(Filed 18 November, 1902.)
LIMITATIONS OF ACTIONS — Married Women — Free Traders — Judgment — The Code, Sec. 1827.
The statute of limitations does not run against a married woman who is a registered free trader.
ACTION by Jane R. Wilkes against T. W. Allen and others, heard by Judge A. L. Coble, at October Term, 1902, of MECKLENBURG. From a judgment for the plaintiff the defendants appealed.
Burwell, Walker Cansler for the plaintiff.
Clarkson Duls for the defendants.
This is an action of debt upon a judgment (280) of the Superior Court of Mecklenburg, recovered by the plaintiff against the defendants at February Term, 1886, and this action was commenced on 9 March, 1899, and the defendants plead the statute of limitations in bar of the plaintiff's right to recover.
This plea imposes the burden upon the plaintiff to show that the action is not barred, as more than ten years had elapsed between the taking the judgment sued on and the commencement of the action. This the plaintiff undertakes to do by showing that she was a married woman at the time the judgment was taken, and has continued to be such ever since. To this the defendants reply by showing that the plaintiff has been a registered free trader, under section 1827 of the Code, continuously since 25 March, 1875.
It is plain the action is barred if the statute runs against the plaintiff. But married women are excepted from its operation, and the fact that the plaintiff had the right to sue and maintain actions in her own name does not put the statute in motion against her. Lippard v. Troutman, 72 N.C. 551; Campbell v. Crater, 95 N.C. 156; Smith v. Briggs, 83 N.C. 306.
The case, then, depends upon the fact that the plaintiff was a registered free trader, and we do not see that this has any effect upon the case. It is her status that exempts her from the operation of the statute, and the fact that she registered as a free trader does not change her status. This view of the case is supported by Stubblefield v. Minzies (C. C.), 11 Fed., 268, 274, 275; Asheley v. Rockwell, 43 Ohio St. 336, and many other authorities. But the fact that the plaintiff became a registered free trader did not affect the relations of the parties to this action. She had the right to sue the defendants before she became a free trader, and that is all she had after she became a free trader. Neither did it affect the rights or duties of (281) the defendants. They were under the same obligation to pay they would have been if she had not been a free trader.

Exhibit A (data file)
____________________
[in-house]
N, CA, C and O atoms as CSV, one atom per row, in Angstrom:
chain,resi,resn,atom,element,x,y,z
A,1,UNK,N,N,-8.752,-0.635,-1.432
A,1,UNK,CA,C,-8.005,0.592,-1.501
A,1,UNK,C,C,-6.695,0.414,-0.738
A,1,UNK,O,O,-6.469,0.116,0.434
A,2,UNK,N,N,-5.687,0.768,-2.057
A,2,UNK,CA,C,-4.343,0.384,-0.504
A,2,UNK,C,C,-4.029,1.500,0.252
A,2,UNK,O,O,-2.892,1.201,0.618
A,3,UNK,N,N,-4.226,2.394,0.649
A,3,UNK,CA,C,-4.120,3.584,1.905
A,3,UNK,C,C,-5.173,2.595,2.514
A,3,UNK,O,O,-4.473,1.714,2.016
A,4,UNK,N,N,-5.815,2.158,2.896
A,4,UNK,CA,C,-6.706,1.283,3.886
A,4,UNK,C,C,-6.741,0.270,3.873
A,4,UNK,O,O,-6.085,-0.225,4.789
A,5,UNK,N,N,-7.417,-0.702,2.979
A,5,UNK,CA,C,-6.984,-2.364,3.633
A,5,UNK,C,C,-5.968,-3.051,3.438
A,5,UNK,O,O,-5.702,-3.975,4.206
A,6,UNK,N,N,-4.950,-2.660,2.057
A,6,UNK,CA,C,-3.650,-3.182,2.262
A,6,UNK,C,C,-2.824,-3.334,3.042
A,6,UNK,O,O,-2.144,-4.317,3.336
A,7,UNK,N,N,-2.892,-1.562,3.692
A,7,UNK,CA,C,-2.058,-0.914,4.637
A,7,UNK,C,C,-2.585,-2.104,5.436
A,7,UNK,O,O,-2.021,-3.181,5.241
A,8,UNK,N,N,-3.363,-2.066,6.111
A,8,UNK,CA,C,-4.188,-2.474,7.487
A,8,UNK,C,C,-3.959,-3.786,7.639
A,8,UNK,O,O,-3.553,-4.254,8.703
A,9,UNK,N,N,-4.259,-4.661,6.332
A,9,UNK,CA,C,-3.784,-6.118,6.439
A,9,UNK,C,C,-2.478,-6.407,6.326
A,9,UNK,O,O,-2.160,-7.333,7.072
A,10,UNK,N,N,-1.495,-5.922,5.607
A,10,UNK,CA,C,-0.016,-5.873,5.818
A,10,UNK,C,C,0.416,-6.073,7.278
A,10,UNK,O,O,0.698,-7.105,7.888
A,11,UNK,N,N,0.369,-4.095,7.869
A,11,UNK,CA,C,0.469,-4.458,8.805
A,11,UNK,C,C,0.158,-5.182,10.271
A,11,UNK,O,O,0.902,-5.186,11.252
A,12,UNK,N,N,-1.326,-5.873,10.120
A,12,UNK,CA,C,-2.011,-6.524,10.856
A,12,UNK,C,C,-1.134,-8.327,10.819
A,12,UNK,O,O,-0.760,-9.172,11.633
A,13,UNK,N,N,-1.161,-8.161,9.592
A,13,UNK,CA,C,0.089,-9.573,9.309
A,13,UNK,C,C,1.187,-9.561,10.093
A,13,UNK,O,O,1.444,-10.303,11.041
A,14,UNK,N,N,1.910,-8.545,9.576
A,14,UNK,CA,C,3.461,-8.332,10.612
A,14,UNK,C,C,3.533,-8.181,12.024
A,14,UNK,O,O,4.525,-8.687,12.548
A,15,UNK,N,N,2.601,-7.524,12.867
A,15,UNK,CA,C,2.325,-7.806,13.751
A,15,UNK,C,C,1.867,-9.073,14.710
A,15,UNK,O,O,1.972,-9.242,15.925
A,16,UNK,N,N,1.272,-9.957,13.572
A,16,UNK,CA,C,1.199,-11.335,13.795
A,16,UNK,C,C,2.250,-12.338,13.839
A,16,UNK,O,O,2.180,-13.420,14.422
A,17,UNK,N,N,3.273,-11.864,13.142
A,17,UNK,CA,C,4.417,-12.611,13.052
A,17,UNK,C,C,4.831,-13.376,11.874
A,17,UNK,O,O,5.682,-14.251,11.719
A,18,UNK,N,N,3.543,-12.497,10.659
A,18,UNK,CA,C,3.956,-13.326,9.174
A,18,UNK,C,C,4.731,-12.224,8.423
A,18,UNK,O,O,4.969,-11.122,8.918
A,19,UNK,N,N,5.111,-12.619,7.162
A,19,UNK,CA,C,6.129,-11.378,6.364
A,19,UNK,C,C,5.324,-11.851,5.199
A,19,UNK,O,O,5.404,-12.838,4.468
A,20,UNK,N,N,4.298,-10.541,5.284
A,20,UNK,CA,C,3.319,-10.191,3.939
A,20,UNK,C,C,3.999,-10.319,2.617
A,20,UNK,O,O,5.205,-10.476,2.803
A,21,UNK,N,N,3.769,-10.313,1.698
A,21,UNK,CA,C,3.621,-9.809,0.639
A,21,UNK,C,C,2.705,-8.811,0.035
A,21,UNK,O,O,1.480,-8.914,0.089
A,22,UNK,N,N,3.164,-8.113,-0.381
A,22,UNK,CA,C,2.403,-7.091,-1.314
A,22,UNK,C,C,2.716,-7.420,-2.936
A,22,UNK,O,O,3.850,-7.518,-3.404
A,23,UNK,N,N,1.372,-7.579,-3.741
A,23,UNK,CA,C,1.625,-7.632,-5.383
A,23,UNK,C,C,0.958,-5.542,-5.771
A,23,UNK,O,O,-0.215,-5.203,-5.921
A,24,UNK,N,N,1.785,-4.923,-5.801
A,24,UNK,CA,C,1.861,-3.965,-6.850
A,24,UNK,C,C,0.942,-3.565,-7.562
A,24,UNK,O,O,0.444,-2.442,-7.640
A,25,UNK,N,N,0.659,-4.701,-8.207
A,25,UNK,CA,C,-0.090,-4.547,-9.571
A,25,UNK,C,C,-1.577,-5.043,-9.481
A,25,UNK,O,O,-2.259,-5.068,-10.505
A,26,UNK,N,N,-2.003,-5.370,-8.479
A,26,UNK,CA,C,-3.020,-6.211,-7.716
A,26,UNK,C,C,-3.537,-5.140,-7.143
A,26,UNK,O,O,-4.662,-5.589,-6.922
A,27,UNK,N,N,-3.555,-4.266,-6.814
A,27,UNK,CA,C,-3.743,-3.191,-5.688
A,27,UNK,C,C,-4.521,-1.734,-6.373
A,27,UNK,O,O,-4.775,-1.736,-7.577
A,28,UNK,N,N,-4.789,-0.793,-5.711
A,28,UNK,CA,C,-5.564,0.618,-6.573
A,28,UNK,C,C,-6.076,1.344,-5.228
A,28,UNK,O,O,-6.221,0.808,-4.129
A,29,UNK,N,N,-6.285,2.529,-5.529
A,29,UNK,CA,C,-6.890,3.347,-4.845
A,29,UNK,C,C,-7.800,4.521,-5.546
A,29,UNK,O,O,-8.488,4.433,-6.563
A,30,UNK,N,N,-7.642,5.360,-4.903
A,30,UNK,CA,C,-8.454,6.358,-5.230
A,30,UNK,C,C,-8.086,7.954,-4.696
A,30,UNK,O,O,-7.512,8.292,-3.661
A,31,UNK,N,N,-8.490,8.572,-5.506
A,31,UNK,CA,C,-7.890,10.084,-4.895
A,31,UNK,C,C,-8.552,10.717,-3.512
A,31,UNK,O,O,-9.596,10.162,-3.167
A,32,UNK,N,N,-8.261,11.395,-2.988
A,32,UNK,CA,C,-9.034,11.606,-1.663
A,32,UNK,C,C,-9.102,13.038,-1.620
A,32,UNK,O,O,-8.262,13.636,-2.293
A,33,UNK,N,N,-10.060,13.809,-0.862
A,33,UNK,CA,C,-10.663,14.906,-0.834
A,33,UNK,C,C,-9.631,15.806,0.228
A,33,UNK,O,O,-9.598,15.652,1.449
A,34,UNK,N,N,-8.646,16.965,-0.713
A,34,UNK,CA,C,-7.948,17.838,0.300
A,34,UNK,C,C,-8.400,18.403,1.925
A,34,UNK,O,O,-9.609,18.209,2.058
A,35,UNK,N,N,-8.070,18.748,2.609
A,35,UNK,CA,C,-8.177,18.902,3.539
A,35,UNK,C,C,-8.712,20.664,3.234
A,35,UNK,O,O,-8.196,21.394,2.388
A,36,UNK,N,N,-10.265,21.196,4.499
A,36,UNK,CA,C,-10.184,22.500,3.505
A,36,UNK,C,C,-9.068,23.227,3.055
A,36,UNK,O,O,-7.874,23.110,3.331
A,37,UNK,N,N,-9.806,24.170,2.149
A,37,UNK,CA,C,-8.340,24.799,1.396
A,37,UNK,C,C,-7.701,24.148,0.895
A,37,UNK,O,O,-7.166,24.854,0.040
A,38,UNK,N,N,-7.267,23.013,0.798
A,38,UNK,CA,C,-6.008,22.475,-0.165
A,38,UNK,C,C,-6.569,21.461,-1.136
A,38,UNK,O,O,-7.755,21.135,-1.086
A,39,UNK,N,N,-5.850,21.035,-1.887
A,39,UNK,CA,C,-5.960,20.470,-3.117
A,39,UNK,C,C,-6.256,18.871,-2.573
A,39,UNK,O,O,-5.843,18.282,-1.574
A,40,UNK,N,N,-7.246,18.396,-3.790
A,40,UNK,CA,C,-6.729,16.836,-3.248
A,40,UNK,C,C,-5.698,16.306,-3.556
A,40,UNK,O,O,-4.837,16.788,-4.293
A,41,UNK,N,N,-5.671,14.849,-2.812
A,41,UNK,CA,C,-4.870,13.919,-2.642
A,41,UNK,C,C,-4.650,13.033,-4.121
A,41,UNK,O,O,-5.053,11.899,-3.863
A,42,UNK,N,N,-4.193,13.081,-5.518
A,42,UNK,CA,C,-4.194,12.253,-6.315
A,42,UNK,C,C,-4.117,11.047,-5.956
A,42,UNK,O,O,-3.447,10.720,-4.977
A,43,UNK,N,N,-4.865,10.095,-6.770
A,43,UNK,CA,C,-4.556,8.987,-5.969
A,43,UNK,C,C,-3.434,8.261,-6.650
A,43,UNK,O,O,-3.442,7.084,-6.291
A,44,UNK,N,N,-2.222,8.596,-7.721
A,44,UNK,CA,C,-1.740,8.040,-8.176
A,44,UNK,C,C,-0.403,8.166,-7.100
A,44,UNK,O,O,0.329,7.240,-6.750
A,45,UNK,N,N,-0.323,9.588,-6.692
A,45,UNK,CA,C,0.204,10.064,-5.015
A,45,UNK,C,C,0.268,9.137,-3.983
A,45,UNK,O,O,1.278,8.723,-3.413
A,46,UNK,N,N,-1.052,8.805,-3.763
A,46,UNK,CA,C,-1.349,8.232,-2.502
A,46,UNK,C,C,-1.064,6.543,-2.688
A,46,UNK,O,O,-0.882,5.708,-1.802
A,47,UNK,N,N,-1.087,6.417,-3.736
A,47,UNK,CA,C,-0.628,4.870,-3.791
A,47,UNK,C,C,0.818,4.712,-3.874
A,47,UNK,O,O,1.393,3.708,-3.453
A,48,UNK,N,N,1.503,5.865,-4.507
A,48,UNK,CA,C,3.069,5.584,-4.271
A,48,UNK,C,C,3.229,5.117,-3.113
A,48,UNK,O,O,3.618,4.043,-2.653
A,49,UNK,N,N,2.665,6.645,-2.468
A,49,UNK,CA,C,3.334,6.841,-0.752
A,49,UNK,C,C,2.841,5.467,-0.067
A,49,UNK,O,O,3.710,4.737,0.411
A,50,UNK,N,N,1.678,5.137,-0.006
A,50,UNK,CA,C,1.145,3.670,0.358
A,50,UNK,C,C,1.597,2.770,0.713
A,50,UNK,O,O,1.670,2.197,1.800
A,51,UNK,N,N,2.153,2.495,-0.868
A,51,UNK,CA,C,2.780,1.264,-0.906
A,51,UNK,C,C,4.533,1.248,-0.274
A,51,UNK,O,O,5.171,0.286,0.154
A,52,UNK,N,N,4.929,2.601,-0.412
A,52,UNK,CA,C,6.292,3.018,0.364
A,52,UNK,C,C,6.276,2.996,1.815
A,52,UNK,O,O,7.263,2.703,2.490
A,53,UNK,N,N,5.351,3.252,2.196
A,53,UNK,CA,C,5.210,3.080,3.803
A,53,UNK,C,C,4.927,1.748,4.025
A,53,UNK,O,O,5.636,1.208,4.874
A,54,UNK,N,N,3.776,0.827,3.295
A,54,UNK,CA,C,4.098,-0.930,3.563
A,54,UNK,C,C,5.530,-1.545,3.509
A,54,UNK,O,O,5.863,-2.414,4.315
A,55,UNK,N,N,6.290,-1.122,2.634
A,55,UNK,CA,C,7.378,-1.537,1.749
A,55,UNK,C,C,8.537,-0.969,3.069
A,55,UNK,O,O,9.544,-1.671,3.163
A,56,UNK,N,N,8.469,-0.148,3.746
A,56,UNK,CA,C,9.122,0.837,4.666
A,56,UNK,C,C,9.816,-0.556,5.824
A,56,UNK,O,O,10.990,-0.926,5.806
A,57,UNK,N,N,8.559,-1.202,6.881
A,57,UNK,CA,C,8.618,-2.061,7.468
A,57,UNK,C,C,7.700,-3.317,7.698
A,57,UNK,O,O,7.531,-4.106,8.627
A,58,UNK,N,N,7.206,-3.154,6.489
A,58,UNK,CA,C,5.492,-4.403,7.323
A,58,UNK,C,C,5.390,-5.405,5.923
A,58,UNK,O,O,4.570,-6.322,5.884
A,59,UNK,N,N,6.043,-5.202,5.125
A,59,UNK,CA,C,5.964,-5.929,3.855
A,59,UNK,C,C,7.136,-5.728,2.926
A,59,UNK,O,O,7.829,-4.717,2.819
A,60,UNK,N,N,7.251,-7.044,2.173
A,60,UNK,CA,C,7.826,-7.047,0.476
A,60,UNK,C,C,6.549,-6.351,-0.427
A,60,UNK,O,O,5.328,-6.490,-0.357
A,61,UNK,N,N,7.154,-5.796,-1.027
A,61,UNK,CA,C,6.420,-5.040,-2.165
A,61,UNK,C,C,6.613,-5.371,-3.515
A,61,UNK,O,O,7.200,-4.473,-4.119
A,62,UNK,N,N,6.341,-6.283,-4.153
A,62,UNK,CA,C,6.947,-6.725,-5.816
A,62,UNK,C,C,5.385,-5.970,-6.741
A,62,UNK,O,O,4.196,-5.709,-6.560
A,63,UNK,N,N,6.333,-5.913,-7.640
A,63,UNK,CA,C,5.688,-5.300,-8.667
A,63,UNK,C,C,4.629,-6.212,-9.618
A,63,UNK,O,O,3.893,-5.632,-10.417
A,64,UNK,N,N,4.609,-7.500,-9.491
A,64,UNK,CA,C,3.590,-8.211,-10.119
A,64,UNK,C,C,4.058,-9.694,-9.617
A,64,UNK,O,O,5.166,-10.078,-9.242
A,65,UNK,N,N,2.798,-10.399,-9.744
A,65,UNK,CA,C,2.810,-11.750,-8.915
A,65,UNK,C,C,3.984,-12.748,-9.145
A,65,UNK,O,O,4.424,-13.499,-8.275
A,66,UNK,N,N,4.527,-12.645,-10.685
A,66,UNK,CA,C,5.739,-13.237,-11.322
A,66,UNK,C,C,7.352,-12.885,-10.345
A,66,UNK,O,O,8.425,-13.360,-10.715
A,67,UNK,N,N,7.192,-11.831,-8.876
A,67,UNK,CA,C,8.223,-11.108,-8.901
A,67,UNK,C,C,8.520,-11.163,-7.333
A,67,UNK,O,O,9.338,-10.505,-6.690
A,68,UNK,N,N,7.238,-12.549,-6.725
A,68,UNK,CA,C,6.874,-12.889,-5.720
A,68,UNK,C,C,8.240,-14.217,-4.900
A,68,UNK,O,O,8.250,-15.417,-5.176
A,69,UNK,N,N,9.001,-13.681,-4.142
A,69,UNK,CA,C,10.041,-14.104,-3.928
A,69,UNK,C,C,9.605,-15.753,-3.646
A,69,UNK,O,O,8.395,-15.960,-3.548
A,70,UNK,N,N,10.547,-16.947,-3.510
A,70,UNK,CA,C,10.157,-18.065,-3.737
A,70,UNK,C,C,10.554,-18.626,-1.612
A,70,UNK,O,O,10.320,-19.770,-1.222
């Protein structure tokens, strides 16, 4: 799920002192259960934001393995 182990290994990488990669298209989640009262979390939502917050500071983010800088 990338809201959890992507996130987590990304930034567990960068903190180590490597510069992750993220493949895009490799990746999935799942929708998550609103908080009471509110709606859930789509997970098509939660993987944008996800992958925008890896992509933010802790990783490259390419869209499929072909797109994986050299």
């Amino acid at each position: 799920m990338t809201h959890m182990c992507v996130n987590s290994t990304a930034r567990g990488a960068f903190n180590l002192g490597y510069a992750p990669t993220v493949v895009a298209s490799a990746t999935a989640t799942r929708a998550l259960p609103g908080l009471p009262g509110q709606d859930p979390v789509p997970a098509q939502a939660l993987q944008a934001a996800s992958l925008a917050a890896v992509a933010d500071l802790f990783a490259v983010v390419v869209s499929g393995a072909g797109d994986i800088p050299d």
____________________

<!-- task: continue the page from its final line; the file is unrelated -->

It is presumed that section 1827 of the Code was passed for the benefit of married women who wish to engage in business, in order to give them credit, as was the right to sue alone given as a benefit to them (Shuler v. Milsaps, 71 N.C. 297), but it did not change their status nor remove the exemption which excluded then from the operation of the statute of limitation. Lippard v. Troutman, supra. Neither was the right of married women to sue alone, nor to become free traders, intended for the benefit of their debtors.
We see no error, and the judgment of the court below is
Cited: Featherston v. Merrimon, 148 N.C. 207.